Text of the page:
However, there are situations, such as that requested by Wolfgang Praschnig on QlikCommunity this week:

Wolfgang wants to be able to see customers who have bought one product AND bought another product. The default action of QlikView would be to show customers who had bought one product or the other.

To enable "AND mode" in a list box, there are a couple of rules that we need to follow:

1. The field in the list box must be contained in a table that has only 2 fields.

2. The other field in the table is the association (or ID) field. This field is only contained in this table.

3. The table must have been loaded with the "DISTINCT" keyword.

This can sometimes be tricky to achieve, so hopefully an example will help demonstrate.

Lets say that we have 3 tables:

OrderID, CustomerID, OrderDate

OrderID, LineNo, ProductID, Quantity, Price

ProductID, ProductName

What we want to do is connect the product name to the Orders table in a way that we can employ AND mode.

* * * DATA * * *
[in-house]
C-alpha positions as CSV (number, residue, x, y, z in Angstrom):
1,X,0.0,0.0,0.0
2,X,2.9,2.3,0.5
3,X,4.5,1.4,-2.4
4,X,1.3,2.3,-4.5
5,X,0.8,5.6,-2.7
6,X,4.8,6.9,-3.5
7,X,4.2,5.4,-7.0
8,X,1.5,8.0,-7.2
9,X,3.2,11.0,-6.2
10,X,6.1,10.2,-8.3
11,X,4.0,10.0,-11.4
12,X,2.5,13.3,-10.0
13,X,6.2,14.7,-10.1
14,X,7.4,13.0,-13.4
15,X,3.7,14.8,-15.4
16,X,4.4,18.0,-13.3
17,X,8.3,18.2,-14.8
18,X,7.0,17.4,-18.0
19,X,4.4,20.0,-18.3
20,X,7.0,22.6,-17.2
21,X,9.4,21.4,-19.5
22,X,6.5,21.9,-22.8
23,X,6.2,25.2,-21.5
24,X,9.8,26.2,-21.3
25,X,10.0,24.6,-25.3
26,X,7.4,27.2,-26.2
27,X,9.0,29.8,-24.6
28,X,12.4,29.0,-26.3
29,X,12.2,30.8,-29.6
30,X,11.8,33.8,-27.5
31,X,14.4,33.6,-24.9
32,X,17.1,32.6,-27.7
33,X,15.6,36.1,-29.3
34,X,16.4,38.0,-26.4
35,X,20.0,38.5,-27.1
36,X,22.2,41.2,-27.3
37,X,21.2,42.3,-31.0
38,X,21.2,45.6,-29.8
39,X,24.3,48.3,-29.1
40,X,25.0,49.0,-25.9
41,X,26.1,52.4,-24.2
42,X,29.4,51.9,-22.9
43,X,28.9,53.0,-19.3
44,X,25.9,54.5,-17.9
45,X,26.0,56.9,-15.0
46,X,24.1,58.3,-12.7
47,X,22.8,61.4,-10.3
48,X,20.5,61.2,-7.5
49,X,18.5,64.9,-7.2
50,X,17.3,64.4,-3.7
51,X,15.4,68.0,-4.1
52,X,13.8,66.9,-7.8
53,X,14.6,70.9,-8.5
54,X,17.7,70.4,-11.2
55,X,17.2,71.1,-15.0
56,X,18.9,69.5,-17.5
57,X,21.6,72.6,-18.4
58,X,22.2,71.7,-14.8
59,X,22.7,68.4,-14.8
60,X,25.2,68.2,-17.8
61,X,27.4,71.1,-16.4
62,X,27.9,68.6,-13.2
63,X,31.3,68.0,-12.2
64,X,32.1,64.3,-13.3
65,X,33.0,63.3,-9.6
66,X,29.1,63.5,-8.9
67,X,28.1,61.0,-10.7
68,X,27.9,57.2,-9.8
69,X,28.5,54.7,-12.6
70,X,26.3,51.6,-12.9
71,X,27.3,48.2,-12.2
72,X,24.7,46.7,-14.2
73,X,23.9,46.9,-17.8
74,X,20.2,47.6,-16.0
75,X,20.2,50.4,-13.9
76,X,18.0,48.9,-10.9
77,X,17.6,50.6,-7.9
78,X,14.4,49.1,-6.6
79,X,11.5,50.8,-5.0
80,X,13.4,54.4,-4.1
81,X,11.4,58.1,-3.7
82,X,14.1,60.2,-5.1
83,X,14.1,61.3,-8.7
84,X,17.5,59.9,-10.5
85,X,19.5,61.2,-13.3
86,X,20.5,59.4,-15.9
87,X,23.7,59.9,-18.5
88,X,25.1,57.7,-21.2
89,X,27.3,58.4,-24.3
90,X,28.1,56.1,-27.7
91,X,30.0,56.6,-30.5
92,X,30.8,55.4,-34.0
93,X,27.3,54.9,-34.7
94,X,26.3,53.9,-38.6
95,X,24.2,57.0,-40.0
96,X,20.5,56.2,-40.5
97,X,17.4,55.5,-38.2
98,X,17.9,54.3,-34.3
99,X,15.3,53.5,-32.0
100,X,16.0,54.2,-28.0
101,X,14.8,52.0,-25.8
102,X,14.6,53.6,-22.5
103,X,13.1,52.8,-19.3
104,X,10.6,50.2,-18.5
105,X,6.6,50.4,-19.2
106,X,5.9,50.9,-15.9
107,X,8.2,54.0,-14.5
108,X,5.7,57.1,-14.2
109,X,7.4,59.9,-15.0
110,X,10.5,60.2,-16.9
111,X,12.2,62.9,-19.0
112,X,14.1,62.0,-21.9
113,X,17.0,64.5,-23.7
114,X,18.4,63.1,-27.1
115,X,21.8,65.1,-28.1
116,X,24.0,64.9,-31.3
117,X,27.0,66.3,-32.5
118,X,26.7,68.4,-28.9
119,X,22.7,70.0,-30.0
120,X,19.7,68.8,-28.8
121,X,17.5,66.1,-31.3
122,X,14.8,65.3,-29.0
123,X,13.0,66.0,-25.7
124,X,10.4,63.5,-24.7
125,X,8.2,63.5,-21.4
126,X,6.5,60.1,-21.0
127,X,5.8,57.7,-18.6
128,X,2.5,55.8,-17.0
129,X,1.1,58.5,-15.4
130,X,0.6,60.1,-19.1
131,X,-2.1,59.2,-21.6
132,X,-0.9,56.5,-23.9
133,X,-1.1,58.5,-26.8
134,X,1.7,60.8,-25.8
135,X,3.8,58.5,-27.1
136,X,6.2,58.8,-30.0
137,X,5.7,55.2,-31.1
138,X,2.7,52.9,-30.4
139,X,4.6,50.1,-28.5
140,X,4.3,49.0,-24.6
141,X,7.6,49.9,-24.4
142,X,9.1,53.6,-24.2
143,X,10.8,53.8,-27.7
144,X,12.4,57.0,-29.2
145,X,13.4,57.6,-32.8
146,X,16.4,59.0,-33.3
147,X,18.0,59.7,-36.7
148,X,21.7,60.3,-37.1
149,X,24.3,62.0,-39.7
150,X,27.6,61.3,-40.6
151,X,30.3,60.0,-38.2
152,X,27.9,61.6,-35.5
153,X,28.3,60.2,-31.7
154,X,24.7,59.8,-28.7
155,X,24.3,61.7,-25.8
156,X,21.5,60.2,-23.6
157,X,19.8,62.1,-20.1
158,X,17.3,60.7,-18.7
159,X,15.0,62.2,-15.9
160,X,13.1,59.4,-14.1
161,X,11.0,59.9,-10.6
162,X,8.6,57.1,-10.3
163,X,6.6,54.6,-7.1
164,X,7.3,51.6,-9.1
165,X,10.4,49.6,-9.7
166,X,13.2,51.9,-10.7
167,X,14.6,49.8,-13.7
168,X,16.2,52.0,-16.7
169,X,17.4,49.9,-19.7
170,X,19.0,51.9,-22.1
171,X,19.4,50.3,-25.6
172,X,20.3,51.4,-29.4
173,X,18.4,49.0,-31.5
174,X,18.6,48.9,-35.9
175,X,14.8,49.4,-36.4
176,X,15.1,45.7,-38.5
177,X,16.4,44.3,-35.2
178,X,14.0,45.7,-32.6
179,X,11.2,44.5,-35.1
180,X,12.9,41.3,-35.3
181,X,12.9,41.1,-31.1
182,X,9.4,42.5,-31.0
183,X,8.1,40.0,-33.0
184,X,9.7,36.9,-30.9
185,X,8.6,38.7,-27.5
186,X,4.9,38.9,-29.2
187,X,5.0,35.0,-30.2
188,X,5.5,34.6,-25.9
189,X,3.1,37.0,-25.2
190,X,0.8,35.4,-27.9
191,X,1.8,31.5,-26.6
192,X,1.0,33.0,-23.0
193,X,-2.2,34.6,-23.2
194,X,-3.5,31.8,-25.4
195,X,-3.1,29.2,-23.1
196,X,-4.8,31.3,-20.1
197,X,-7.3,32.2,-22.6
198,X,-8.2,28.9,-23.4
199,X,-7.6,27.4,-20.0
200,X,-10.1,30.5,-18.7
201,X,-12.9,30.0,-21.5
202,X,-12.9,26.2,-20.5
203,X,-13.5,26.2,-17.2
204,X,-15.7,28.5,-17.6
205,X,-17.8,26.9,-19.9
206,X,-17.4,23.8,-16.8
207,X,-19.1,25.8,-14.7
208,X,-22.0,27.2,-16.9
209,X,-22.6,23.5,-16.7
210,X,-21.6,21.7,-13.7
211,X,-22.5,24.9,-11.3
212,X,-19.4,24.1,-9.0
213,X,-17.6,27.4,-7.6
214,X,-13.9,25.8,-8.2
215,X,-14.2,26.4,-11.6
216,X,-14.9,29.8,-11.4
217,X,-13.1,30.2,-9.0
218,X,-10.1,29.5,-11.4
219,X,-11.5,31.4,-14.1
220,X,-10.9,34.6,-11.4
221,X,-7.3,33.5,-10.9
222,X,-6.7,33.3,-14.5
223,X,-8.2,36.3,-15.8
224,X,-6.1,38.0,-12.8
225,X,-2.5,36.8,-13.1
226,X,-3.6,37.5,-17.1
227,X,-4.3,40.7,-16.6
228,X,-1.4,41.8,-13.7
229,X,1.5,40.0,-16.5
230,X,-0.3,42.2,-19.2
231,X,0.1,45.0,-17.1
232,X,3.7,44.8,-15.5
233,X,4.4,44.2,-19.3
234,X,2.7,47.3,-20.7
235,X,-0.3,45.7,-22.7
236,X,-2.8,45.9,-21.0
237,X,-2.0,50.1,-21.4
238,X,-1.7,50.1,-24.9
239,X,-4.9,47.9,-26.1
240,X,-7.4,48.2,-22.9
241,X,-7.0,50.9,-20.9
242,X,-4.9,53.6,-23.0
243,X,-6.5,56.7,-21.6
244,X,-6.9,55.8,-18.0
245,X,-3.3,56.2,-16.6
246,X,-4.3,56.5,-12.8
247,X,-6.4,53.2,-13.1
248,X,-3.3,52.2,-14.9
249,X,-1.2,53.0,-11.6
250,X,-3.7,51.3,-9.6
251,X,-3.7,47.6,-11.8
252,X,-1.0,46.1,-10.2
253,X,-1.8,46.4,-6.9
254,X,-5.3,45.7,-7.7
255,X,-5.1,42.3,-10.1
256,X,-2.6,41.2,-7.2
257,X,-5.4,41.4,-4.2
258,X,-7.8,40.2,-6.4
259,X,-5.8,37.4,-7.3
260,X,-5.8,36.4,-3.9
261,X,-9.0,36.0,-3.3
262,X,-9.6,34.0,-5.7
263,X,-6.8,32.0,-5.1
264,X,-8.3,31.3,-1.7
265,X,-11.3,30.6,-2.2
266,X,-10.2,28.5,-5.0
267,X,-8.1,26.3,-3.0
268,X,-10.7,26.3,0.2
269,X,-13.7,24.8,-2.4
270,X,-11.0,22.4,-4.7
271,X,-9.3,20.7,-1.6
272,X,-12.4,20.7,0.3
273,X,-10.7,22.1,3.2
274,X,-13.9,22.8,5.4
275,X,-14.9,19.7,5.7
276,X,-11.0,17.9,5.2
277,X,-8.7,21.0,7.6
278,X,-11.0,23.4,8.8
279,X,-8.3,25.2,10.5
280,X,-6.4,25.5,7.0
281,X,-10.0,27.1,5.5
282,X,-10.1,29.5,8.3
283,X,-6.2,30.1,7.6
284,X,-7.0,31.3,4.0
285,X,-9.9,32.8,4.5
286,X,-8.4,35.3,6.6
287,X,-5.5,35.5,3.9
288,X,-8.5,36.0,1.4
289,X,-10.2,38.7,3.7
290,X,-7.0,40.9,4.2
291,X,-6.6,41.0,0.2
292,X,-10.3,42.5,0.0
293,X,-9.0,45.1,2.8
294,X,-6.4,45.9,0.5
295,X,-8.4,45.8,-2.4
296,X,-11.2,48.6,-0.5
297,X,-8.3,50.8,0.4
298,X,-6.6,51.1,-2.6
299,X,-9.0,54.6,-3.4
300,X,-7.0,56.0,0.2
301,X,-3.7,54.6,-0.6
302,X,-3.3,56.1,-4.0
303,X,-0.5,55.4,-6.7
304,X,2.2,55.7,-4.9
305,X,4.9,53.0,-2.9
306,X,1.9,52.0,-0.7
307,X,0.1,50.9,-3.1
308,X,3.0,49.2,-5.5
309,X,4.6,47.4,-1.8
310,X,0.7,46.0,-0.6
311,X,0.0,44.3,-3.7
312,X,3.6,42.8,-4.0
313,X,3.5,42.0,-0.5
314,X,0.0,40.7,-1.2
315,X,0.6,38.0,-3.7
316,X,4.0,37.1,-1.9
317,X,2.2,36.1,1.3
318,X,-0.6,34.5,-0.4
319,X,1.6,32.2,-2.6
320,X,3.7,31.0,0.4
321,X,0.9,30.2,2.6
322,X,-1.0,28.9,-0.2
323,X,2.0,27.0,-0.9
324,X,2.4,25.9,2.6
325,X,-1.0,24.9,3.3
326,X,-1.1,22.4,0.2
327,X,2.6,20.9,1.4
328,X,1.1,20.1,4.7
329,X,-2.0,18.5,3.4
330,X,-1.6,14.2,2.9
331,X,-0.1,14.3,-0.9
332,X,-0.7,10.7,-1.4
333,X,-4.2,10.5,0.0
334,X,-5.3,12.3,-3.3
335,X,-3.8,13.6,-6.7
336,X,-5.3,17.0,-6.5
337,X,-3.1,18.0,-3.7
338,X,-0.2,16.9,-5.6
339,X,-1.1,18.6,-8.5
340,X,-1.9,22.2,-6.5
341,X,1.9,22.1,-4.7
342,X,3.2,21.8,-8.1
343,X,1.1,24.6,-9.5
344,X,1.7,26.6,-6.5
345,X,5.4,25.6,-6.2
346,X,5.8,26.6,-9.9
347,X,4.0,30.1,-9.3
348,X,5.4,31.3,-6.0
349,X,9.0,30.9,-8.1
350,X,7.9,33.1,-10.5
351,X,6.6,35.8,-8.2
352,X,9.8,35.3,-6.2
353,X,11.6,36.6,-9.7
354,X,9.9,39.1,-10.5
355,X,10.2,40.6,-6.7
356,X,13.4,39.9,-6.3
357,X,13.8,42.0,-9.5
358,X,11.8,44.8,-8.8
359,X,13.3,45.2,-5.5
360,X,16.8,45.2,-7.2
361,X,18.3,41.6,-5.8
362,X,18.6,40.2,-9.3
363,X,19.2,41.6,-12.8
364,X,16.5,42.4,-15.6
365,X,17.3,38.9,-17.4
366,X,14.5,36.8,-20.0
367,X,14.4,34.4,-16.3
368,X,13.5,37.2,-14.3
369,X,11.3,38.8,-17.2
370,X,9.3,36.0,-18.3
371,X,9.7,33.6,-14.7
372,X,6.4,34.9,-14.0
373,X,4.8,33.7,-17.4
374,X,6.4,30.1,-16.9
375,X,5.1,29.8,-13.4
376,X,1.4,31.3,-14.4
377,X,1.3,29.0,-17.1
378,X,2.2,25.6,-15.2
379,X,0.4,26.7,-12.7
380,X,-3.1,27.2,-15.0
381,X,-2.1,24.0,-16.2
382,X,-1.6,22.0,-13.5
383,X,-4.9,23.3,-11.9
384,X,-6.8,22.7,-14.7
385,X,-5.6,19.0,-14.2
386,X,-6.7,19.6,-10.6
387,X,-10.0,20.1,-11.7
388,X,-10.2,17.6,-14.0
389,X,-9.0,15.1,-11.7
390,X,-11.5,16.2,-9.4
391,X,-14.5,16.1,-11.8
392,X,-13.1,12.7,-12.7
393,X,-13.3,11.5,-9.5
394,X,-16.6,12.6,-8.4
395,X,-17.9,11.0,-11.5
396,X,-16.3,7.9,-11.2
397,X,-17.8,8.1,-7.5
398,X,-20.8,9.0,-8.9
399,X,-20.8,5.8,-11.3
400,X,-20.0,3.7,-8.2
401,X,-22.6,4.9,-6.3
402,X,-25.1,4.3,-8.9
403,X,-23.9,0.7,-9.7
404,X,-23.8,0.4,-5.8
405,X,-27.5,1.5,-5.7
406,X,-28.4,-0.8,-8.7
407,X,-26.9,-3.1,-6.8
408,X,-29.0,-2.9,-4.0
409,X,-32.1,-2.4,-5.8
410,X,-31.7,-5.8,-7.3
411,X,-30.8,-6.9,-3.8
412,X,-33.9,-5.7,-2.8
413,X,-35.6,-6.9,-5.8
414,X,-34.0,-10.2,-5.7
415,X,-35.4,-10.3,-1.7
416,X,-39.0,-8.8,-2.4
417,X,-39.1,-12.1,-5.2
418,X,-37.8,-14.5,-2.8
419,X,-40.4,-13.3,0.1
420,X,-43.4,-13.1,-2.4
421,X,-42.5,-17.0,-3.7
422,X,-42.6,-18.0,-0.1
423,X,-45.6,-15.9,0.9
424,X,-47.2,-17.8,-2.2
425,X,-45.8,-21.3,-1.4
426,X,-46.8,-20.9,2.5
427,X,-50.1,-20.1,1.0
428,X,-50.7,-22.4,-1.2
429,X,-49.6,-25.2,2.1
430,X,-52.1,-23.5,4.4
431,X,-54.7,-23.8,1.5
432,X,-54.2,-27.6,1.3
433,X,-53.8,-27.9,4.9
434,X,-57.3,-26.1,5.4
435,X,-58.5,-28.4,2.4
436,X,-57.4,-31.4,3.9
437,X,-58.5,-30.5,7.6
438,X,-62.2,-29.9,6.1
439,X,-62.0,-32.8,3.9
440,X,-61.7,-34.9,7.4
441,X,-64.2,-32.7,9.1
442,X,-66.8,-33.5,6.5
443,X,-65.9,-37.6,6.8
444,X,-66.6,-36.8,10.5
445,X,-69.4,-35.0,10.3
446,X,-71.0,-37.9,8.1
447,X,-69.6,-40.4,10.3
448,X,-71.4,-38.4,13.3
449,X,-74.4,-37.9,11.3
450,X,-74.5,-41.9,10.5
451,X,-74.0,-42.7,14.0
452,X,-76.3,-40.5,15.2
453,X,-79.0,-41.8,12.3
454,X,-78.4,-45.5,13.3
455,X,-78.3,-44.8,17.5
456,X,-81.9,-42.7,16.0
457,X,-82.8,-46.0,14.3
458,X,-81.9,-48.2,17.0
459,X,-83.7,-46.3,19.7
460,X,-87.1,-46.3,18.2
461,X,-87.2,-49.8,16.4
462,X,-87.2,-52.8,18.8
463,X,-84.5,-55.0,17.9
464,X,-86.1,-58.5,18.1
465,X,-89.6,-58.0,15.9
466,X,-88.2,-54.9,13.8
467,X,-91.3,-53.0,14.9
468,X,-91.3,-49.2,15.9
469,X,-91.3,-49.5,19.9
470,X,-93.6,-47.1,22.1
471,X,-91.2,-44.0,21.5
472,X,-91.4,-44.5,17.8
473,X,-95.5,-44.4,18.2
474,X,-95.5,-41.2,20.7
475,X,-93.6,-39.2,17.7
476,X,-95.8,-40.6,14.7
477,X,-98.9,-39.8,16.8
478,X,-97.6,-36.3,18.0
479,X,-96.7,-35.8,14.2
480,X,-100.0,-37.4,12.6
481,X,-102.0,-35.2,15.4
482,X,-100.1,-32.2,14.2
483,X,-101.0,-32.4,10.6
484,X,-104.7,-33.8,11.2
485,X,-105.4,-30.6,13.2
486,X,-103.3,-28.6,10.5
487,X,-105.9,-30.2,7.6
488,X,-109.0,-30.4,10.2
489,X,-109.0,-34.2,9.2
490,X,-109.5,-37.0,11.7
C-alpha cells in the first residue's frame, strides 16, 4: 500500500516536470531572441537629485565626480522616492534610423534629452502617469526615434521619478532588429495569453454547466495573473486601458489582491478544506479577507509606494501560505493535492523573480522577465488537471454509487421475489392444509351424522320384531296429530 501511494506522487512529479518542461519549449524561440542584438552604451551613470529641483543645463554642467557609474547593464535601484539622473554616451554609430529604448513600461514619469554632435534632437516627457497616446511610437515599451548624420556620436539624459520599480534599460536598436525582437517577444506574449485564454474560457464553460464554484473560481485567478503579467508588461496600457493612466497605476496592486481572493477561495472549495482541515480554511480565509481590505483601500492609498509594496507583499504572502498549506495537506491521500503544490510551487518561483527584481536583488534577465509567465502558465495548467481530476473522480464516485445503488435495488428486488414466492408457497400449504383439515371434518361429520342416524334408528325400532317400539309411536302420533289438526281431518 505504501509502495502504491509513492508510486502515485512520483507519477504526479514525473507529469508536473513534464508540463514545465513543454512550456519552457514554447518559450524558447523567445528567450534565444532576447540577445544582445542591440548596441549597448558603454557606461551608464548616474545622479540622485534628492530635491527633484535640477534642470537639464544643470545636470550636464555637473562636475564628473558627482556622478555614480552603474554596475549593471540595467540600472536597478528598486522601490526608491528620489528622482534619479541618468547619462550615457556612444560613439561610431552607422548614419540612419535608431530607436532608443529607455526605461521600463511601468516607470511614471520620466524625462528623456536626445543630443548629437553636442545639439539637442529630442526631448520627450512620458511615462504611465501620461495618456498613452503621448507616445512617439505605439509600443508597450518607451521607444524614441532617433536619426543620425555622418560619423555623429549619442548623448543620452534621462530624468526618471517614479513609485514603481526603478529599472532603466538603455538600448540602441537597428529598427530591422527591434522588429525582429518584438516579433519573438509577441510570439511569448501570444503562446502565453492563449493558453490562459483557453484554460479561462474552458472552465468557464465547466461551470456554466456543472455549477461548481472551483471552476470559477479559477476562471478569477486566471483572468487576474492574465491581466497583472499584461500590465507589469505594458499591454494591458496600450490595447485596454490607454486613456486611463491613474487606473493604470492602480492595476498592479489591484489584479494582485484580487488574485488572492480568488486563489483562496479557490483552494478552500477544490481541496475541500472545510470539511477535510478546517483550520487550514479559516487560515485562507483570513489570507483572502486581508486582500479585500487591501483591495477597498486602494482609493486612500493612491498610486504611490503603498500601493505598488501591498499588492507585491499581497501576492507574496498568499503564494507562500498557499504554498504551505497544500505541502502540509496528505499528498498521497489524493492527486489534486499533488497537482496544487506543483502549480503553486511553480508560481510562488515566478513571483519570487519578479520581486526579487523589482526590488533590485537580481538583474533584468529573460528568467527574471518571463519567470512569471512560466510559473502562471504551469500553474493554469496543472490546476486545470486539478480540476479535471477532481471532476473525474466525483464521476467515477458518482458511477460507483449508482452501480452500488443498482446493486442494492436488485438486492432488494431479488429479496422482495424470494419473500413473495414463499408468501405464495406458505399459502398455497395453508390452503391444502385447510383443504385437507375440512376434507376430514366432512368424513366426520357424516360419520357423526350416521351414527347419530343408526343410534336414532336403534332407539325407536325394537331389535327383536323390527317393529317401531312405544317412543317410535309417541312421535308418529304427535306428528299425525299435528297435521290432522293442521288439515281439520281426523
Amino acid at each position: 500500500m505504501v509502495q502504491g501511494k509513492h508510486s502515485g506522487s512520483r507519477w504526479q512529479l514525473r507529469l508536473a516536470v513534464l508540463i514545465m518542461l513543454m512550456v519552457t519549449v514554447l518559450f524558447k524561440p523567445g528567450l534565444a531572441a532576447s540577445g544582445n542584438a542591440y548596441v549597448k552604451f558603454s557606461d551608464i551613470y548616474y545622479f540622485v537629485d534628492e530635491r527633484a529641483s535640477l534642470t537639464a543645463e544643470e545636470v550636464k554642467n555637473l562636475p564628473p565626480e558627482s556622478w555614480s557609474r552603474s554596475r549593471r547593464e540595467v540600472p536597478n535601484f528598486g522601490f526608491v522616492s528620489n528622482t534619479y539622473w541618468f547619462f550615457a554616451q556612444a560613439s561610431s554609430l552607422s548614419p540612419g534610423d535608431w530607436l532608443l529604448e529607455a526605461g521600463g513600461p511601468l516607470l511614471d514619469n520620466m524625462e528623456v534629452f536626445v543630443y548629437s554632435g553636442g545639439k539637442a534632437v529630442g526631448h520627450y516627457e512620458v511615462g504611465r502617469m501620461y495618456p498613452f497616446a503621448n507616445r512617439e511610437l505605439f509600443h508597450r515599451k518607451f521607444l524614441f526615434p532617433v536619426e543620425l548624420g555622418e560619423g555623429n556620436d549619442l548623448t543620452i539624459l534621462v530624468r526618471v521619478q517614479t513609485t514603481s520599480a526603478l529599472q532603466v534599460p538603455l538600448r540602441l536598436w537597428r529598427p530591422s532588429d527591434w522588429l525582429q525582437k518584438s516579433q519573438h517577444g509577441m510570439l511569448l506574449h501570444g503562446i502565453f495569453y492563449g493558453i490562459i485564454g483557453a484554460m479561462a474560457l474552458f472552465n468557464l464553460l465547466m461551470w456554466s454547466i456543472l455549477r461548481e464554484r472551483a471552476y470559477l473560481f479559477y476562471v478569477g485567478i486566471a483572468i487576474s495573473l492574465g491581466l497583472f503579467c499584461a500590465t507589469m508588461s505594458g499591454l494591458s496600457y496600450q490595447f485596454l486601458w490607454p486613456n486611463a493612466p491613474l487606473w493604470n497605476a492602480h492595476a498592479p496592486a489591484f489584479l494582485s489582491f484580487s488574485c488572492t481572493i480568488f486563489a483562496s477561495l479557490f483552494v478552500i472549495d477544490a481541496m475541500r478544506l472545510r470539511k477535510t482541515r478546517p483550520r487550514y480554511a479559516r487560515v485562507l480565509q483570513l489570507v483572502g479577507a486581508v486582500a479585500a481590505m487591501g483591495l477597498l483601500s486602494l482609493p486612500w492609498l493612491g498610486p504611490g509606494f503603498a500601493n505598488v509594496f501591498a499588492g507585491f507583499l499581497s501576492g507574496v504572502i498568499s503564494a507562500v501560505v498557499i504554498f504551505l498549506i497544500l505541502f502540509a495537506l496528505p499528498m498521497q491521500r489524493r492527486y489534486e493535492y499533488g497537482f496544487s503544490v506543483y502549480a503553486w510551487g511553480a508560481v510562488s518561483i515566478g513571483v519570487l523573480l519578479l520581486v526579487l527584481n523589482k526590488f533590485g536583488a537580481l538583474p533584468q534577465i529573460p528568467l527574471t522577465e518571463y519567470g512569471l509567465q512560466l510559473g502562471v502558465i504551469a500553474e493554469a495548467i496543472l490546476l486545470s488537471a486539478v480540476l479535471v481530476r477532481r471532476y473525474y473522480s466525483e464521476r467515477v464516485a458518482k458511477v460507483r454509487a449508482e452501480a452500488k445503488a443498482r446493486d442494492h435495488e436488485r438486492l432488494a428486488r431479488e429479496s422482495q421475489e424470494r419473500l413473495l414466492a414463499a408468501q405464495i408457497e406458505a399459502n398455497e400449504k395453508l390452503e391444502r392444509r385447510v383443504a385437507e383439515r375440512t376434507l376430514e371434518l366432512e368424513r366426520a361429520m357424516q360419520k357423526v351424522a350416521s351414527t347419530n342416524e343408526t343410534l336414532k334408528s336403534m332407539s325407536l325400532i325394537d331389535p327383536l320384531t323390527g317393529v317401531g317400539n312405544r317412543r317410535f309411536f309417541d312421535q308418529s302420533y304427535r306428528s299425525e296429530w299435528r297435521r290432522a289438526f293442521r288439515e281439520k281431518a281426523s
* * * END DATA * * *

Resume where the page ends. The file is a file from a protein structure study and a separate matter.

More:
This means that we will need to create a table that has the OrderID (to associate to Orders) and a ProductName field (which we will call "ProductNameAND") that we can put in our List Box with AND mode on.

So, first we need to create a table with the OrderID and ProductID from the OrderDetails table:

OrderID, ProductID As PID

Note that I have aliased the ProductID field as PID - this is because I am going to drop it in a minute. Also note the DISTINCT keyword.

Now, bring in the Product name:

ProductID As PID, ProductName As ProductNameAND

Finally, drop the PID field so we are left with only the 2 fields as required.


Now, we can add the ProductNameAND field in a List Box and the AND mode will be available.

Interesting feature here. When you click on an item in an AND mode box, an "&" will appear to the left of it. Pressing CTRL and clicking on additional "possible" (in white) items will add further "&"s beside those items. However, if you click on an "excluded" item or you click and hold the mouse down for a second on "possible" items, it turns to a "!" instead - i.e. "NOT". This can be really powerful for queries.

SR2 released and looking good

Well SR2 for QlikView 9 was released last week.

So far, so good. Looks like all my reported bugs have been fixed.

My opinion is that this Service Release is really what SR1 should have been if it hadn't been rushed forward to get some of the bad bugs from the initial release fixed.